The Uber-ification of the roads is converting countless people from drivers to passengers. One startup sees an opportunity to turn those passengers into consumers, while helping the drivers earn a little extra cash.
The next time you get from A to B via Uber or Lyft, you might encounter a next-generation vending machine between you and the driver. NYC-based startup Cargo partners with rideshare drivers to distribute snacks and other convenience items to hungry and/or needful passengers. CEO Jeffrey Cripe describes it as a "mobile, on-the-go minibar inside the vehicle that allows you to purchase high-utility items like iPhone chargers, energy bars, energy drinks, Advil." And, if that's not enough, added Cripe, you'll also find "the only FDA-approved hangover cure." Some of the items are complimentary while many others can be purchased through a mobile website.
Cargo's service is live in New York City, Boston, and -- as of Monday -- Chicago. "We see this massive passenger economy starting to emerge, where people will have more idle and downtime than ever inside a vehicle," Cripe explained. "And there's an opportunity to monetize those passengers, but do it in a way that helps them and improves their day."
Each Cargo box is emblazoned with the driver's unique code, so the driver can earn a commission on the sales. For rideshare drivers, using Cargo might mean earning $100 to $300 monthly, which makes a difference when you're barely netting more than minimum wage. The per-item commission is $0.50, with a $10 bonus after selling 10 items per week and a $50 bonus after selling 100 per month. Passengers are also given the opportunity to tip through Cargo, and drivers receive $20 for each new driver they refer.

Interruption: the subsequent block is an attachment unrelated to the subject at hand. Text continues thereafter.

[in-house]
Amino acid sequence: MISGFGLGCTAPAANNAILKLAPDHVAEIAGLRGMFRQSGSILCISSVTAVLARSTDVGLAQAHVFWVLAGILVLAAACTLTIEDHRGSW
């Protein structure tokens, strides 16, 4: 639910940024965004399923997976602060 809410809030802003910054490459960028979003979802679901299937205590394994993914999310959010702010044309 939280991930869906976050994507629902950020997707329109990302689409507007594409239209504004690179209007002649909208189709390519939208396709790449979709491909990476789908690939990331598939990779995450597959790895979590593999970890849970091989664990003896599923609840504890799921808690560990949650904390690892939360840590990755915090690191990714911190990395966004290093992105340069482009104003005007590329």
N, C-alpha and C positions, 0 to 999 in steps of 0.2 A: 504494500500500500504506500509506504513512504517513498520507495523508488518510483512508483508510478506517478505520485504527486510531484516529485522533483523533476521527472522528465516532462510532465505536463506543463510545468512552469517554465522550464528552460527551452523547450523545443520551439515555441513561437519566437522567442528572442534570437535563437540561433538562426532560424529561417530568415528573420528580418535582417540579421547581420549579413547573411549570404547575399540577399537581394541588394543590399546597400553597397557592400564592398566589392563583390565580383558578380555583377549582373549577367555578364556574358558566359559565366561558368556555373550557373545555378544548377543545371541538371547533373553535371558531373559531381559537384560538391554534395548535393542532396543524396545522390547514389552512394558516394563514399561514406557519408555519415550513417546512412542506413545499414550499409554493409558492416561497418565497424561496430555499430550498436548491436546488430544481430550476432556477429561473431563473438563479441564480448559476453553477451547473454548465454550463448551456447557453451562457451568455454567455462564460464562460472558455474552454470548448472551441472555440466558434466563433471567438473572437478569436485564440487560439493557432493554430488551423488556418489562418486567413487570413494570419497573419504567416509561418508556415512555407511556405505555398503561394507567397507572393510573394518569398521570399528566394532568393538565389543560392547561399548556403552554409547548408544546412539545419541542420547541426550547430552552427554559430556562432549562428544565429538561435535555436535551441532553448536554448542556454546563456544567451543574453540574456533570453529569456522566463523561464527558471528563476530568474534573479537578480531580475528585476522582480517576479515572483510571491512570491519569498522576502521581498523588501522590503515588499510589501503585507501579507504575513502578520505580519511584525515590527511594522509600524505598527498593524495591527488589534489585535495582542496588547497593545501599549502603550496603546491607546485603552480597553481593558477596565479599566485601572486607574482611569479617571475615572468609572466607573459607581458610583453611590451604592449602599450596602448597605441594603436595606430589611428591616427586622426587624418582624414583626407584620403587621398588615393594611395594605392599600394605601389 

Drivers with Cargo boxes are already supplementing their income at a modest but meaningful level. A company spokesperson said, "The top 30 percent of drivers sell about 500 items a month, and the majority make at least $100 a month on average."
Cargo itself makes money in two ways. The first is straightforward: Cargo buys products at wholesale prices and sells them to passengers at retail prices; it's just a rolling convenience store franchise. But Cargo also partners with brands that are interested in boosting particular products, or testing new ones in order to get customer feedback.
Passengers are given the opportunity to rate and review what they purchase. Bored rideshare passengers -- who tend toward being young and affluent -- are a perfect testing ground. Some of the brands currently on board are Kellogg's, Mars-Wrigley, and RXBAR protein bars. The arrangement draws on CEO Cripe's past as an early employee at cosmetics subscription company Birchbox.
Cargo's service, as it currently exists, seems vulnerable to cloning by Uber and Lyft. Cripe said he doesn't think those companies will want to add the logistics headache to their existing business problems. "We have relationships with these companies," he added. "It's not like we're operating in a vacuum and they don't know who we are and we're sort of hoping they don't notice us. We've built Cargo from day one by soliciting the buy-in of executives and partnership directors at those companies." Expecting a future of autonomous vehicles, Cargo also maintains a line of communication to the OEMs that actually manufacture cars.
Cripe sees more in Cargo's future than the ability to sell snacks and sundries. "What's really valuable about our company is our ability to distribute products directly to thousands and thousands of drivers across the country and eventually across the world," he said. "Essentially [we] have these mobile, connected, automatically replenished storefronts that can not only be retailers in-and-of themselves inside the vehicles that are connecting passengers with products -- they can also be forward-located delivery vehicles," bringing products to customers instead of the other way around. Cripe even mused that Cargo drivers could be the nodes in a mesh Wi-Fi network.
And if that's not enough to win customers' hearts, there's always that hangover cure.